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Head of the Class Review 2021 Tv Show Series Season Cast Crew Online
Things I remember about the original Head of the Class, which aired on ABC from 1986 to 1991: that terrific ensemble cast. Howard Hesseman, Robin Givens and the guy who’s now running Paramount Pictures? Come on! The opening credits and Ed Alton’s theme music. It’s a bop! The Moscow episodes. Your history books may say otherwise, but in my mind, the Cold War was ended by Rocky IV and Head of the Class.
Thing I don’t remember about the original Head of the Class: what the show’s actual premise was. As best I can explain, it was about a diverse group of nerds in the “Individualized Honors Program” at a Manhattan public school who relied on a permanent substitute teacher (Hesseman’s Charlie Moore) to impart lessons about life, or something to that effect. It was a show that generated its appeal around its cast and the often likable relationships among the very, very archetypal teen characters, all played by actors who appeared from the outset to be in their 30s (other than Tannis Vallely’s Janice, who was a prodigy and actually looked 11).
All of this is to say that Head of the Class was a successful show, and a generation — my, my, my generation, I suppose — has affection for it. Therefore, of course it would eventually be rebooted as a brand. But what exactly is that brand, and what is really to be gained from bringing it back? After watching three episodes of HBO Max’s new version, I’m still not sure. After a bumpy pilot, the sitcom settles into a low-key likable vibe. It’s a somewhat quaint and innocuous multi-cam that would have felt rousingly progressive in 1986 and would probably be too bland for ABC’s comedy lineup today, a show that neither gains anything nor loses much from tacking on the Head of the Class name.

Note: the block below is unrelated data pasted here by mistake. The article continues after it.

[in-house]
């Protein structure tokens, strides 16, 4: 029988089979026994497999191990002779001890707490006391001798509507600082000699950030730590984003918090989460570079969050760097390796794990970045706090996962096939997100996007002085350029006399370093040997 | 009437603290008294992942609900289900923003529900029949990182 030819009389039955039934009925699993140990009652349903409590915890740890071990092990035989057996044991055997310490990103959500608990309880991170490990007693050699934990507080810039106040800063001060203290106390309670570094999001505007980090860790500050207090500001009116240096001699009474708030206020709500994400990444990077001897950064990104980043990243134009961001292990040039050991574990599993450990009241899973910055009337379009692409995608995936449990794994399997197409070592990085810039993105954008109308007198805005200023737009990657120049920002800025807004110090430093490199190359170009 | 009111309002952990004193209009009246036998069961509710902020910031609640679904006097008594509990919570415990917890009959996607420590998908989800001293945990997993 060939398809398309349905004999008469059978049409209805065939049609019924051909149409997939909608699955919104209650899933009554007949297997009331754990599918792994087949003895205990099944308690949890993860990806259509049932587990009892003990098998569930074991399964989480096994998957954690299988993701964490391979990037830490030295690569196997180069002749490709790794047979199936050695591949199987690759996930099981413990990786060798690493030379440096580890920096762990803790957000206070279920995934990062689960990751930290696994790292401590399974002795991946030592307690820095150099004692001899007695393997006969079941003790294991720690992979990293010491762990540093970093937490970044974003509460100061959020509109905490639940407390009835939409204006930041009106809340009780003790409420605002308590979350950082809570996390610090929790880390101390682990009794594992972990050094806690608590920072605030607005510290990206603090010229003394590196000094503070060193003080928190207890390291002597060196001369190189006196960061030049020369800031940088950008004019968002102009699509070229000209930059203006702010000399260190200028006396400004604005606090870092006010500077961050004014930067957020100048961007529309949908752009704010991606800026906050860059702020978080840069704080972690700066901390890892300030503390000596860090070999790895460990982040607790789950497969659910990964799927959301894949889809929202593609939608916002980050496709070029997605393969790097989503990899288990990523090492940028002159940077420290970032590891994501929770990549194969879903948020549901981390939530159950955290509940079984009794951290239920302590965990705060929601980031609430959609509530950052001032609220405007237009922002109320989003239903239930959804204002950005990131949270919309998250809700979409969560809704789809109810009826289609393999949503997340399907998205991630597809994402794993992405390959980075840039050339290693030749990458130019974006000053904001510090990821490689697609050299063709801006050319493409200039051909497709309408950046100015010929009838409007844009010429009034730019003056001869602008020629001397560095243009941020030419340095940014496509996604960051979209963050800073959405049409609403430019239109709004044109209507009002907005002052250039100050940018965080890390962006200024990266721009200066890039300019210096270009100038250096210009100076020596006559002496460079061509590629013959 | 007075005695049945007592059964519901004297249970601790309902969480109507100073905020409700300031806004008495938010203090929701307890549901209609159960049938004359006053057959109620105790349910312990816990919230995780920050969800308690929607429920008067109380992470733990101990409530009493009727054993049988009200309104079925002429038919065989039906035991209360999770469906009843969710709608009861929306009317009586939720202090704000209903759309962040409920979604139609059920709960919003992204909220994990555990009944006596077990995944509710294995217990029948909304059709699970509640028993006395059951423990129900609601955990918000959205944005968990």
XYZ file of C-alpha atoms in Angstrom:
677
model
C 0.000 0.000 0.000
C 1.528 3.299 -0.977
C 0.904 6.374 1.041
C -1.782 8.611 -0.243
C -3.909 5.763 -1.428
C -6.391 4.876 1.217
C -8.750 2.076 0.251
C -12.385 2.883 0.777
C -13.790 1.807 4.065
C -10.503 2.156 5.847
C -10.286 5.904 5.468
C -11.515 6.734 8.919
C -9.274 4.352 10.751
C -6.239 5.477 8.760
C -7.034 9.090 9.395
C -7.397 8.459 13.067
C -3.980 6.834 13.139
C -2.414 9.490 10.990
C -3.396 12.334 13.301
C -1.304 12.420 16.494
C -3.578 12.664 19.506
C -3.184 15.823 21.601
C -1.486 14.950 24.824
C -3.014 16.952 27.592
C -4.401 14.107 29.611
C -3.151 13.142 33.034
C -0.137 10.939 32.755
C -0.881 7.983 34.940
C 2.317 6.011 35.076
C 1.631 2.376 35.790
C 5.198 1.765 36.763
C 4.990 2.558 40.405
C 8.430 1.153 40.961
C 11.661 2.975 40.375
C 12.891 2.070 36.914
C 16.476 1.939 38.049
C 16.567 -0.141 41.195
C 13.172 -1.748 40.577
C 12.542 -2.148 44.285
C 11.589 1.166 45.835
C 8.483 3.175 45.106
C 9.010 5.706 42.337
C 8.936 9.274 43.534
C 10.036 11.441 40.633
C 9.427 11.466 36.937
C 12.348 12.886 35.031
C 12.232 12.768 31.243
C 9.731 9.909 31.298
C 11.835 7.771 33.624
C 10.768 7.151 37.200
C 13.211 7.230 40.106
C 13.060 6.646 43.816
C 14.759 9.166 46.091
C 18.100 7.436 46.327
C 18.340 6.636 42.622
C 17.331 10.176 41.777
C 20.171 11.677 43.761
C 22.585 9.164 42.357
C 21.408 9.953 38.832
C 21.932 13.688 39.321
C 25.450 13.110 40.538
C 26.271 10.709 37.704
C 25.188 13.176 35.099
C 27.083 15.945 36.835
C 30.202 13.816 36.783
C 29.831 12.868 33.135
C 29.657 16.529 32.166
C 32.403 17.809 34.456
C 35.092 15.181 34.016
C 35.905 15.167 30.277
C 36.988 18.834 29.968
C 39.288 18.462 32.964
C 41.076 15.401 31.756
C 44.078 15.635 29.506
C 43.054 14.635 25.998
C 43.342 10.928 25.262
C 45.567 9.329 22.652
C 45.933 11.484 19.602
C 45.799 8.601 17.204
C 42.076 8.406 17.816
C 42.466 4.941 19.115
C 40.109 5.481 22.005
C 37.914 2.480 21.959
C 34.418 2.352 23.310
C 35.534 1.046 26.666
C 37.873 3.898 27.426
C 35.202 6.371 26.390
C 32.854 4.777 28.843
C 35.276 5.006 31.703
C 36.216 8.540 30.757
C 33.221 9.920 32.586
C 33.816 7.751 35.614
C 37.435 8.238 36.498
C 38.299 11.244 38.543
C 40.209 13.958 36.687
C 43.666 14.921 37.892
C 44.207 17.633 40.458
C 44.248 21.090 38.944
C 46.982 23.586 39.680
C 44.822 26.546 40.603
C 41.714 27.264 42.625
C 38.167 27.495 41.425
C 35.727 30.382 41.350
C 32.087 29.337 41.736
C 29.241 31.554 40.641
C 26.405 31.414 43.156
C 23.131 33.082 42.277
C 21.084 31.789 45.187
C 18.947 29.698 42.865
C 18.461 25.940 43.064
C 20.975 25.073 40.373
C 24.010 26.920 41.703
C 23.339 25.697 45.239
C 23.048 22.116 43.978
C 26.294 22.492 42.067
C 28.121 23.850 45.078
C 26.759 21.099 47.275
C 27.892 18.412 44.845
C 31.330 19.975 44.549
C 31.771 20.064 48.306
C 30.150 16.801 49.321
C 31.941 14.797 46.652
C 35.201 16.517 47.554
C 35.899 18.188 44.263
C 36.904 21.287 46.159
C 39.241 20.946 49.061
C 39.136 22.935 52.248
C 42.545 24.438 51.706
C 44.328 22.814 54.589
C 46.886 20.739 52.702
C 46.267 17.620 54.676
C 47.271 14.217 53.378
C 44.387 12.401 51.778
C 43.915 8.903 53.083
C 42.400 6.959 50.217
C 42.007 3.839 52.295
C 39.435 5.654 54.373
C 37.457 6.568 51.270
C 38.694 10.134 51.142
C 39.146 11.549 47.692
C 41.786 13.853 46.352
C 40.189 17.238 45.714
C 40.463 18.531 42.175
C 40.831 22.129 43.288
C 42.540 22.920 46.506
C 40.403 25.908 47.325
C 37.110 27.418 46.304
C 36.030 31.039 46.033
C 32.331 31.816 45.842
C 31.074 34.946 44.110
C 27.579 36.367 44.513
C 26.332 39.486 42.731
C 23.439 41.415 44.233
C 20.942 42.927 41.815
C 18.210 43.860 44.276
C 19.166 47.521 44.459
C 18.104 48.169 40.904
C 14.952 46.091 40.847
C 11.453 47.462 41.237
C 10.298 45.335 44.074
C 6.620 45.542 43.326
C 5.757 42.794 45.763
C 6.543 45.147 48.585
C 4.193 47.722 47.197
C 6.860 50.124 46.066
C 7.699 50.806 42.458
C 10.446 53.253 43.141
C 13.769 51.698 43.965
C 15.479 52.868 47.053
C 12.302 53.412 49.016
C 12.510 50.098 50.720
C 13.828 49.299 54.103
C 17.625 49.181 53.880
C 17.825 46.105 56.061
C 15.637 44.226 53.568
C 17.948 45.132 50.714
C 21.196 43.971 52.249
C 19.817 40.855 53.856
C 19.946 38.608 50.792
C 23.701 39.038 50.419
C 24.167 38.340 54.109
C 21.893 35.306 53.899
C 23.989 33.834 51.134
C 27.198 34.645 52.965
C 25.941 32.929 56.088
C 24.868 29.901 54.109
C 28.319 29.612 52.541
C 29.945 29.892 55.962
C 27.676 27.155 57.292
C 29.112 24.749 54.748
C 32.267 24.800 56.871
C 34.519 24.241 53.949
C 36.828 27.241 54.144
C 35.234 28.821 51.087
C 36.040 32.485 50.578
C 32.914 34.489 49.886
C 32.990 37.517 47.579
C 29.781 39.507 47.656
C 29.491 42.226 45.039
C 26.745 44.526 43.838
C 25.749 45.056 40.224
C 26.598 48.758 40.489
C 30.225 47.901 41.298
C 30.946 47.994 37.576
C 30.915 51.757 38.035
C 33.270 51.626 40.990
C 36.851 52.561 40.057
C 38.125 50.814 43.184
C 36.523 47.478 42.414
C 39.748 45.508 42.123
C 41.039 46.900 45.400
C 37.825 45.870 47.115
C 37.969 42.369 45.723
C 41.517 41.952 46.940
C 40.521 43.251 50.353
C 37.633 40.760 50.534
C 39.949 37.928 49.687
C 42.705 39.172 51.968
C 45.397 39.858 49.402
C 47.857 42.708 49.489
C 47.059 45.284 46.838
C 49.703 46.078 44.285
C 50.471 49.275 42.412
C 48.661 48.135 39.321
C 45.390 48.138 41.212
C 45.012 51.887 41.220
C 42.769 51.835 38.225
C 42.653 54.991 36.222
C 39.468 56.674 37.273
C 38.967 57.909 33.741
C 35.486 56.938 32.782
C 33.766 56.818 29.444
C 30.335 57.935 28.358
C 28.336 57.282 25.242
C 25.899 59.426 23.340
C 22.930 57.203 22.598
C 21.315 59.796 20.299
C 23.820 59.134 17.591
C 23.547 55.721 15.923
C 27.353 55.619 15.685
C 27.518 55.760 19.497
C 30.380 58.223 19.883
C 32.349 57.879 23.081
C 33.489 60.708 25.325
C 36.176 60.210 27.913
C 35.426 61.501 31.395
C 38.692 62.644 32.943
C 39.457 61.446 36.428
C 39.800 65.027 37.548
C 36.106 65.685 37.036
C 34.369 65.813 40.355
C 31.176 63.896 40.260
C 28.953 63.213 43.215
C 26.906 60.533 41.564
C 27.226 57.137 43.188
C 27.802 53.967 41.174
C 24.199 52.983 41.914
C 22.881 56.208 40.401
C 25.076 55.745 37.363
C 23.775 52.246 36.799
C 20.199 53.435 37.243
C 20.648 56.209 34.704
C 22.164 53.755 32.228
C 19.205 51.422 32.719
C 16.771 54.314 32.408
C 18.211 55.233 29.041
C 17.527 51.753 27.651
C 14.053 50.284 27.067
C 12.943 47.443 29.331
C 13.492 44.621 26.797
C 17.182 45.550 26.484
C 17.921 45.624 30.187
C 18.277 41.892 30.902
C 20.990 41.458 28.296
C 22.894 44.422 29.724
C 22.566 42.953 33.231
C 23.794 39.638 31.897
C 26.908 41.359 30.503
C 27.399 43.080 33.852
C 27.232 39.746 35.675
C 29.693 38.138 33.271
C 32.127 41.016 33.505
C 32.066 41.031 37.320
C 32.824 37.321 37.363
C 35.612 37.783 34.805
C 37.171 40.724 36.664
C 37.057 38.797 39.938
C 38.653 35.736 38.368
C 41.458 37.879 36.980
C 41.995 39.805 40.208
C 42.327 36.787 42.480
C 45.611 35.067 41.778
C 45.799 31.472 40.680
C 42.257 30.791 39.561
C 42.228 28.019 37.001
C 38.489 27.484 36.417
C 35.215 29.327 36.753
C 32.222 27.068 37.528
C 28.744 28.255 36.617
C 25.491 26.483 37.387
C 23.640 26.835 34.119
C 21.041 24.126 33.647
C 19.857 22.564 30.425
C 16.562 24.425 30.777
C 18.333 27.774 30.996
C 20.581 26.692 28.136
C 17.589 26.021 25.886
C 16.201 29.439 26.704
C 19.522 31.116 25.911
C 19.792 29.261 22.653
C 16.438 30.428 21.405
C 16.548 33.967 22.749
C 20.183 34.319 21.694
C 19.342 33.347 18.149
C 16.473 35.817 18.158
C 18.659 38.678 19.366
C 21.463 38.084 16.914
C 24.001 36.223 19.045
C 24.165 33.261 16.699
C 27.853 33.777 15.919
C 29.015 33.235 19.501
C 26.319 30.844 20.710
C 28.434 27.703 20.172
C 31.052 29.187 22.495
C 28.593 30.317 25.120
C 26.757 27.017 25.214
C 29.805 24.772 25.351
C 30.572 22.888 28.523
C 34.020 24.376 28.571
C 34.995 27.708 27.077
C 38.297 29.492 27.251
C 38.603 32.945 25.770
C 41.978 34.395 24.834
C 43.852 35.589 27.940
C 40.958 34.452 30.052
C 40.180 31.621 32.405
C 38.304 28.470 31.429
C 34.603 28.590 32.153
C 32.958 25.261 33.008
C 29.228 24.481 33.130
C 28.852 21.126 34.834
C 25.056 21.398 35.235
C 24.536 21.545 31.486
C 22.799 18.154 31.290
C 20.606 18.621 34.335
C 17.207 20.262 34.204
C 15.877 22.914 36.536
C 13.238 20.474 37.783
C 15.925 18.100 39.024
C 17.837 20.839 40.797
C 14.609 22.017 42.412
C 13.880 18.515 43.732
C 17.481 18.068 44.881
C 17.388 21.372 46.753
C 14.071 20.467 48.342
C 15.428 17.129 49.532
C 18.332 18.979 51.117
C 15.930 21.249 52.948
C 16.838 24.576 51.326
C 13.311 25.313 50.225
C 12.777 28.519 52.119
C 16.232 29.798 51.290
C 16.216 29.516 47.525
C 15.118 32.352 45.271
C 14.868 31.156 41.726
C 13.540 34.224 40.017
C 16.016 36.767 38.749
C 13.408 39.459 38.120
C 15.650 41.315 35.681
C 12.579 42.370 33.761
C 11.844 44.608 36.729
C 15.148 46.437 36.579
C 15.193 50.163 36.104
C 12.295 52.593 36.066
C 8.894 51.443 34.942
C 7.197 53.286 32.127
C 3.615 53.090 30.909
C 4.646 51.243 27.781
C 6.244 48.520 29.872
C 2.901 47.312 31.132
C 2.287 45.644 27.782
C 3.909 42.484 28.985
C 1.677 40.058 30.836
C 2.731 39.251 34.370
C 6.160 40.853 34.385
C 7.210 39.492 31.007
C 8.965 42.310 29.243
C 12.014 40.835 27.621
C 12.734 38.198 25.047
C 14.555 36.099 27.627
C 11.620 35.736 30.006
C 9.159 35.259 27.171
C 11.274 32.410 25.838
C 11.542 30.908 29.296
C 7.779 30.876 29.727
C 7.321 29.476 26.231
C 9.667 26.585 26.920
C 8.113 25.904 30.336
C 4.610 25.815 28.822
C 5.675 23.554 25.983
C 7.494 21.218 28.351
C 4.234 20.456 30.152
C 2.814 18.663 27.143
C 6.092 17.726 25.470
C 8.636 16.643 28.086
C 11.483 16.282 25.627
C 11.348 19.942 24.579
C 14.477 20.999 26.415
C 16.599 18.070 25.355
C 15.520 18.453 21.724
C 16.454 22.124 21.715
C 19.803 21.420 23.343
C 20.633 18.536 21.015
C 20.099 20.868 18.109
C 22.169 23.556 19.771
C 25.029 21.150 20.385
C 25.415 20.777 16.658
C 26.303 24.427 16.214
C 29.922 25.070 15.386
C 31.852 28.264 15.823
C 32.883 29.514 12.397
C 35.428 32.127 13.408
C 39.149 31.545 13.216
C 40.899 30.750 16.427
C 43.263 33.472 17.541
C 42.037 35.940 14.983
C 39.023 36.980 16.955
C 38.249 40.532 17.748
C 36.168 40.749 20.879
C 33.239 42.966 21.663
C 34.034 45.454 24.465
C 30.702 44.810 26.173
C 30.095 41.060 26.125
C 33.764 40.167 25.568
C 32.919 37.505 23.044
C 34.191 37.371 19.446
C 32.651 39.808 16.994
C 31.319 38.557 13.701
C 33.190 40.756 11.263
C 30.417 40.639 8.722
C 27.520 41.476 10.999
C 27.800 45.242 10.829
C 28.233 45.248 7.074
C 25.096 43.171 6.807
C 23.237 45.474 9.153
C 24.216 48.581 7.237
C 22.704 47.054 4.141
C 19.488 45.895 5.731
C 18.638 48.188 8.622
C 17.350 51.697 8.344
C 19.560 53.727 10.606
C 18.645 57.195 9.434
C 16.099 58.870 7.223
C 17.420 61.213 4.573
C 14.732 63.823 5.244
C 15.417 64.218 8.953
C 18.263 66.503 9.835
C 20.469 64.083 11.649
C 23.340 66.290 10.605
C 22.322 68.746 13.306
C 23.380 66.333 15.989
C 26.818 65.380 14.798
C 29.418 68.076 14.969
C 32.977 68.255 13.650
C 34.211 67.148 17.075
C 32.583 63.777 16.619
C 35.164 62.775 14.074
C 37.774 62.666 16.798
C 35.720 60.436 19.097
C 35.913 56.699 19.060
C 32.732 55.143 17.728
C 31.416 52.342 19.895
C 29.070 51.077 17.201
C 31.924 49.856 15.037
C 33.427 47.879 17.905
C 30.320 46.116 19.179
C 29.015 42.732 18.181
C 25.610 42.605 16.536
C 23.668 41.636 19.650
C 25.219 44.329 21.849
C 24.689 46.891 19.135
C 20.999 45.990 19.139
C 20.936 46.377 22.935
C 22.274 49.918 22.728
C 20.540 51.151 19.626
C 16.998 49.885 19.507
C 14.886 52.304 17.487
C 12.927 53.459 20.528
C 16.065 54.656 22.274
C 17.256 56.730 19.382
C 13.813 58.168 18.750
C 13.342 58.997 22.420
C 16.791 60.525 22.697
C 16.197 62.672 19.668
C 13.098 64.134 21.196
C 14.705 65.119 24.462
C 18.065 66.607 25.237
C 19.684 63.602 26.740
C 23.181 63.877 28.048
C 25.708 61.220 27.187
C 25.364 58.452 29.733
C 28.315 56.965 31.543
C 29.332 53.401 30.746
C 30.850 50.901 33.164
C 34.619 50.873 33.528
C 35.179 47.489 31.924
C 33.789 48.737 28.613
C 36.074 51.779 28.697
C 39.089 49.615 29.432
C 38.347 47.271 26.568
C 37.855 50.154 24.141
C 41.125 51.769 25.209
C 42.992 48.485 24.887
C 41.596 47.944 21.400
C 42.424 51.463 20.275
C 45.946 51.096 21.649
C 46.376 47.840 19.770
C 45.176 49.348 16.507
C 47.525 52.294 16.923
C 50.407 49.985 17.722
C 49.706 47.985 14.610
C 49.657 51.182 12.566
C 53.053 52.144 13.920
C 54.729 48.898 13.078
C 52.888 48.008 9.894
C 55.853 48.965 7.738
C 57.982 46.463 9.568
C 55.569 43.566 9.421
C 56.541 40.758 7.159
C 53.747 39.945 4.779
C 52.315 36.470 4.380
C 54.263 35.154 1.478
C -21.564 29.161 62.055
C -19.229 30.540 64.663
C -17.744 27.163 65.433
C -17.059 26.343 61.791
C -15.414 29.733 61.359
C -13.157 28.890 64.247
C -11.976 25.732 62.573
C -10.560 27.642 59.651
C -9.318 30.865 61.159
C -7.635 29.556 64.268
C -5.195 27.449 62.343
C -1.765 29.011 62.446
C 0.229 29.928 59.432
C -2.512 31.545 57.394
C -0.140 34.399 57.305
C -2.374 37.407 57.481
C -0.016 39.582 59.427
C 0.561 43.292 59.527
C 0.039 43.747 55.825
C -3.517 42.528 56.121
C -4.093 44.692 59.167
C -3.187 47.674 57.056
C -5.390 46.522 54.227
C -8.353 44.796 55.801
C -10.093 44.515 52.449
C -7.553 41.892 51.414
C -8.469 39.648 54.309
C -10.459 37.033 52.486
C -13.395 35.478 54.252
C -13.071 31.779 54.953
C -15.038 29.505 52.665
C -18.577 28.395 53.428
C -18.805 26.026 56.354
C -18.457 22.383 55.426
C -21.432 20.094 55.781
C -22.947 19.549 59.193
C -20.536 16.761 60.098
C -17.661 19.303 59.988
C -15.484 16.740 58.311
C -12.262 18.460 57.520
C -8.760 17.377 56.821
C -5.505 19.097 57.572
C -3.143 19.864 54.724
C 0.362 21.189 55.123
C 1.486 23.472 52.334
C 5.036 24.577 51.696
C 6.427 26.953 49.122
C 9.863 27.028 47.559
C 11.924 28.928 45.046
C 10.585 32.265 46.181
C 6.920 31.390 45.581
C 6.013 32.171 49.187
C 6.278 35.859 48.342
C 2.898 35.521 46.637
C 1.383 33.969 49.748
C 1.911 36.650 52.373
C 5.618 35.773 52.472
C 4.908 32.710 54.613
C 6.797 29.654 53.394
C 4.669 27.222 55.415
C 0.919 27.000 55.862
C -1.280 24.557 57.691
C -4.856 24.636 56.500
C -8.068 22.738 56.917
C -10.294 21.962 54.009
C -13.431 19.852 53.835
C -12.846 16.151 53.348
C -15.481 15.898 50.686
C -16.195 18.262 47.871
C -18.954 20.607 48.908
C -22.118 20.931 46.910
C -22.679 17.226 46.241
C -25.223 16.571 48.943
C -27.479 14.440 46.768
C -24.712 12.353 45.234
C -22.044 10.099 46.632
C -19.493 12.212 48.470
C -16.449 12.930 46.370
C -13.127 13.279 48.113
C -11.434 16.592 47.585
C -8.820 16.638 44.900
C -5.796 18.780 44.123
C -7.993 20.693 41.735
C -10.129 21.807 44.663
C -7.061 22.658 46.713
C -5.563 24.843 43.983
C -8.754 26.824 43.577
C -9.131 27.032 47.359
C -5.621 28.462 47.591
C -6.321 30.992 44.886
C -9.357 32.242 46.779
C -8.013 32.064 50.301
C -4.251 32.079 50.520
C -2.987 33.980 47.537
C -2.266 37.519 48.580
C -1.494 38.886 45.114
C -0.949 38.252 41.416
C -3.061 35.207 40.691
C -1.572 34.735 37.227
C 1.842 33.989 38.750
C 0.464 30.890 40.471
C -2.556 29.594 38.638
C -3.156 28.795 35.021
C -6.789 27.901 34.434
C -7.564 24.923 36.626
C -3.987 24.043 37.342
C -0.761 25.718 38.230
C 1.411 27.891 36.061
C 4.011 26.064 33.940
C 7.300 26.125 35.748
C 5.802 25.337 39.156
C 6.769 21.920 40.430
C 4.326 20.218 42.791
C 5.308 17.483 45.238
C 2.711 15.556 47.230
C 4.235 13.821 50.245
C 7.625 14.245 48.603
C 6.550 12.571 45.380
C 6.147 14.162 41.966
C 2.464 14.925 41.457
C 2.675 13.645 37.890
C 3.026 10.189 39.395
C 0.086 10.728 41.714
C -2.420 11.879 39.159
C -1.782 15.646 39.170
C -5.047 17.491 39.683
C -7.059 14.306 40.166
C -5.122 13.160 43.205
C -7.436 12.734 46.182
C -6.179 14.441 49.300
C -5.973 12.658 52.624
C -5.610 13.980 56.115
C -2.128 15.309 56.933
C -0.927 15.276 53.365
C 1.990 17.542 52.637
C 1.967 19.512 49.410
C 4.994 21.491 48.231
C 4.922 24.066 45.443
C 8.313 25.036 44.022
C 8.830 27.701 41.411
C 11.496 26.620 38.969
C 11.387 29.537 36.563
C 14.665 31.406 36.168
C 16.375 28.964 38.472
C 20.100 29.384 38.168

The looseness of the premise is the main thing the new show has in common with the original, along with the participation of creators Rich Eustis and Michael Elias, who collaborate with new series developers Amy Pocha and Seth Cohen.
One Day at a Time favorite Isabella Gomez plays Alicia, a new teacher at some public school in what might be the Bay Area, though the location doesn’t matter in the slightest. Like the main character in Peacock’s A.P. Bio, in most ways a fresher and more direct remake of Head of the Class, it appears that Alicia is teaching just a single class — in this case, an honors debate elective initially populated by only five students. Nice work if you can get it!
Alicia’s class features the school’s best and brightest, including ultra-preppy aspiring politician Luke (Gavin Lewis) and his meek-but-stylish bestie Miles (Adrian Matthew Escalona), star swimmer Terrell (Brandon Severs), rebellious STEM enthusiast Robyn (Dior Goodjohn) and her bestie Makayla (Jolie Hoang-Rappaport). Eventually the group is joined by the seemingly more popular Sarah (Katie Beth Hall), daughter of the school’s terrifying principal (Christa Miller, always a treat playing lovably vicious women in projects produced by Bill Lawrence, who’s also her husband). Oh, and Terrell’s mom is Robin Givens’ Darlene from the original series, a detail that makes exactly zero difference in the overall storytelling.